Farmers today who regularly tattoo their hogs, goats, cattle, horses, and other livestock may not realize it, but they are participants in a practice dating back to the very dawn of human civilization.
Thousands of years ago, almost as soon as our hunter–gatherer ancestors stopped hunting–gathering and instead took to farming and animal husbandry in fixed settlements to supply themselves with reliable sources of food and clothing, they realized they had a new challenge to face: how to keep track of their ever-growing herds of swine, goats, cows, sheep, and other animals in their care.
To prevent the theft of livestock by unscrupulous neighbors, and also to resolve ownership disputes in the event any of the animals wandered off and mingled with someone else’s herd, it became necessary for farmers to devise a mutually acceptable method of marking the animals to establish proper ownership of their food- and breeding-stock. According to some anthropologists, the need to identify individual animals by means of body markings may have also sparked the invention of numbers for the purpose of tallying heads of livestock.
And thus was born the art and science of animal identification—arguably the world’s first true accounting system.
Some Tattooing History
Historians and archaeologists have discovered solid evidence of the practice of animal identification stretching back to Biblical times. For example, it is alluded to in the Old Testament Book of Genesis; and the Mesopotamian Code of Hammurabi (1754 BC) enshrined it into law.
Thanks to ancient Egyptian hieroglyphics and other preserved records, we even know something about the earliest methods of animal marking, which included notching the horns of cattle as well as branding with a hot iron.
Earmarking (making cuts in the ears of livestock animals such as goats, sheep, cows, pigs, and even deer) dates back at least to 16th-century England; and there are surviving official livestock branding documentation records from systems established in South America in the 18th century.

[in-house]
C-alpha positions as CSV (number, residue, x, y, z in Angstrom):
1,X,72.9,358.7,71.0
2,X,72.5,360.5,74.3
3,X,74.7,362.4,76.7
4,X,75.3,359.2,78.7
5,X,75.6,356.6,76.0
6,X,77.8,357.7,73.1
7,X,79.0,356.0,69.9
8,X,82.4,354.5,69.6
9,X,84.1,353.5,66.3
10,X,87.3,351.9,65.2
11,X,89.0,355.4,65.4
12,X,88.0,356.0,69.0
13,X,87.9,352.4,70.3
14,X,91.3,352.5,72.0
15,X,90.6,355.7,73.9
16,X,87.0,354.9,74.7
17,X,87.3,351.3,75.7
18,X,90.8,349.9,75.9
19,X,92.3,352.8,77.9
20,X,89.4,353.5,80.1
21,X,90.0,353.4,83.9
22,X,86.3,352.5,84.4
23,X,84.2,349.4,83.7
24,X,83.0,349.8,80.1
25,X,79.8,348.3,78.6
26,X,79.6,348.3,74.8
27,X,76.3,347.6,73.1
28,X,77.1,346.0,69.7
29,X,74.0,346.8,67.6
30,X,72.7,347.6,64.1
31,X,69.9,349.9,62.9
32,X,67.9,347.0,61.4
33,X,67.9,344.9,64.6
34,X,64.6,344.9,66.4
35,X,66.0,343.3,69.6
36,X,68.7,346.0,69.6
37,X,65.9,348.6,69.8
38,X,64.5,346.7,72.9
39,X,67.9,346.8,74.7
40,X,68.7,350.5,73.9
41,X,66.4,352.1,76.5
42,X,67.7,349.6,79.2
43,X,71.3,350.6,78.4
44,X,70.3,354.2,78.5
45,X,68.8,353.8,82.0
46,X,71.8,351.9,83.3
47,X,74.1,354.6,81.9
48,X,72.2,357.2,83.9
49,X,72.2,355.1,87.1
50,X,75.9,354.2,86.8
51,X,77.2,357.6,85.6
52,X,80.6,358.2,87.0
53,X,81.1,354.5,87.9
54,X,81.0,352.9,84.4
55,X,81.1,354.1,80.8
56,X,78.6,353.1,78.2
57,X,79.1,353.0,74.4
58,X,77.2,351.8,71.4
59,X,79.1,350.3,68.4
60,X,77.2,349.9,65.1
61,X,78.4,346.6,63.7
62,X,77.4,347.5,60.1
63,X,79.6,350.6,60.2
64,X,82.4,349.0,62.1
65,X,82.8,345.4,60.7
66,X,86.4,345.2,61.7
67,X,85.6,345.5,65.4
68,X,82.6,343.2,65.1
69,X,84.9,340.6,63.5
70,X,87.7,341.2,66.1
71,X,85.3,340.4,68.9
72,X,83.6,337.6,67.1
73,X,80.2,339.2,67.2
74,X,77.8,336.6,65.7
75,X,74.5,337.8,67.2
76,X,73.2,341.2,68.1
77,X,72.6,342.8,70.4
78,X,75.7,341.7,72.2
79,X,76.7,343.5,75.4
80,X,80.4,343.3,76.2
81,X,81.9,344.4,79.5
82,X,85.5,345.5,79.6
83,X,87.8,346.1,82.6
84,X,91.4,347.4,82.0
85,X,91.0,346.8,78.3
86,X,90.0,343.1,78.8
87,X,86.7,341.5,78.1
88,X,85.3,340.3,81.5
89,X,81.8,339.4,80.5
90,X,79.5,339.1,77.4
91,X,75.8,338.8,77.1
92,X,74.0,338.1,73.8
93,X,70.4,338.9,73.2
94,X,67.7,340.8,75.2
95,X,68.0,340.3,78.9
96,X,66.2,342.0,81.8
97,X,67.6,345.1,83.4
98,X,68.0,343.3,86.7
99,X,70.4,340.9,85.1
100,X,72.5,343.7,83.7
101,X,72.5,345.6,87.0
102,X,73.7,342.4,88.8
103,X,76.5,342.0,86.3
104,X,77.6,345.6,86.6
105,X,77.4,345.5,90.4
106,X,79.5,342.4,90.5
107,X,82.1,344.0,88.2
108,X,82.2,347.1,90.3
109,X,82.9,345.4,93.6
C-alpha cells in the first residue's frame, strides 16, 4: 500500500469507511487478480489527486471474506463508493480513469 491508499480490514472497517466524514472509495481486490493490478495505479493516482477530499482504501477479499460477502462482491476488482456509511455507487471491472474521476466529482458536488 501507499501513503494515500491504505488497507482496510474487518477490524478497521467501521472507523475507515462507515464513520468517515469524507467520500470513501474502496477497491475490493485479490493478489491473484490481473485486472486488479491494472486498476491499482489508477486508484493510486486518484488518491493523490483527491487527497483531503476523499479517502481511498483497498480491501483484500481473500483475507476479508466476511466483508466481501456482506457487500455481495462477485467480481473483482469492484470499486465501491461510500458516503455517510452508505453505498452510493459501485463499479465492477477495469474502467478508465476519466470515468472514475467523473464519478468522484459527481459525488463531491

Perhaps one of the most traditional and charming types of animal identification systems is the old-fashioned cow bell, which offered an audible rather than visual signal to the cowherd as to the whereabouts of their cattle.
Besides hot-branding, notching, earmarking, and cow bells, in the modern era other methods of animal identification include banding, tagging, chalking, painting, freeze-branding, nose-printing, collars, microchip implants, electronic transponders using radio-frequency identification (RFID), DNA profiling—and, of course, tattooing.
Oddly enough, though tattooing livestock is one of the most cost-efficient and dependable means in use today for identifying livestock, it really did not become common until the 20th century. This is especially surprising, in that humans all around the world have been tattooing their own skin since prehistoric times, right up until the present day.
As for animals, in the late 19th century it become something of a fad to get the family dog tattooed on its chest with the owner’s initials. Moreover, historically tattoo artists have used freshly butchered pig skin—which is anatomically similar to human skin—as a canvas upon which to practice their craft.
Throughout history human tattoos have served variously as religious expressions, protection from disease, defense from black magic, physical adornment and, perhaps most importantly, as self-identification of the individual as a member of a special status group or tribe.
Given the past evidence of pig skin canvasses and monogrammed dogs, therefore, one wonders why it took so long for people to realize the benefits of tattooing farm animals for the specific purpose of livestock identification.
Benefits of Tattooing Livestock
If the goal is to minimize the loss of animals, promote efficient herd management, control production, and help prevent the spread of disease (biosecurity)—all at a minimal cost—it’s hard to find a better method than tattooing, which boasts some key advantages over other forms of animal identification:
- The tattoo is small and unobtrusive, so the animal’s skin is not significantly damaged by the procedure.
- Tattooing is much less painful and stressful for the animal than branding, and the biologically inert ink does not adversely affect the animal’s health.
- The procedure is suitable for virtually all livestock—cattle, sheep, goats, horses, pigs, chickens, game animals, and yes, even dogs—and it can be performed on animals of any age or size.
- The combined cost of equipment, consumables, and labor is relatively low and requires less preparation and infrastructure than other methods of livestock identification.
- Most important of all, the tattoo is permanent.
“How permanent?” you may ask. In answer to that question, consider the case of Ötzi—also called “The Iceman”—the Copper Age man whose naturally mummified remains, preserved in glacial ice, were discovered in 1991 high in the Ötztal Alps. Researchers have identified some 61 tattoos on his skin. Ötzi is about 5,300 years old.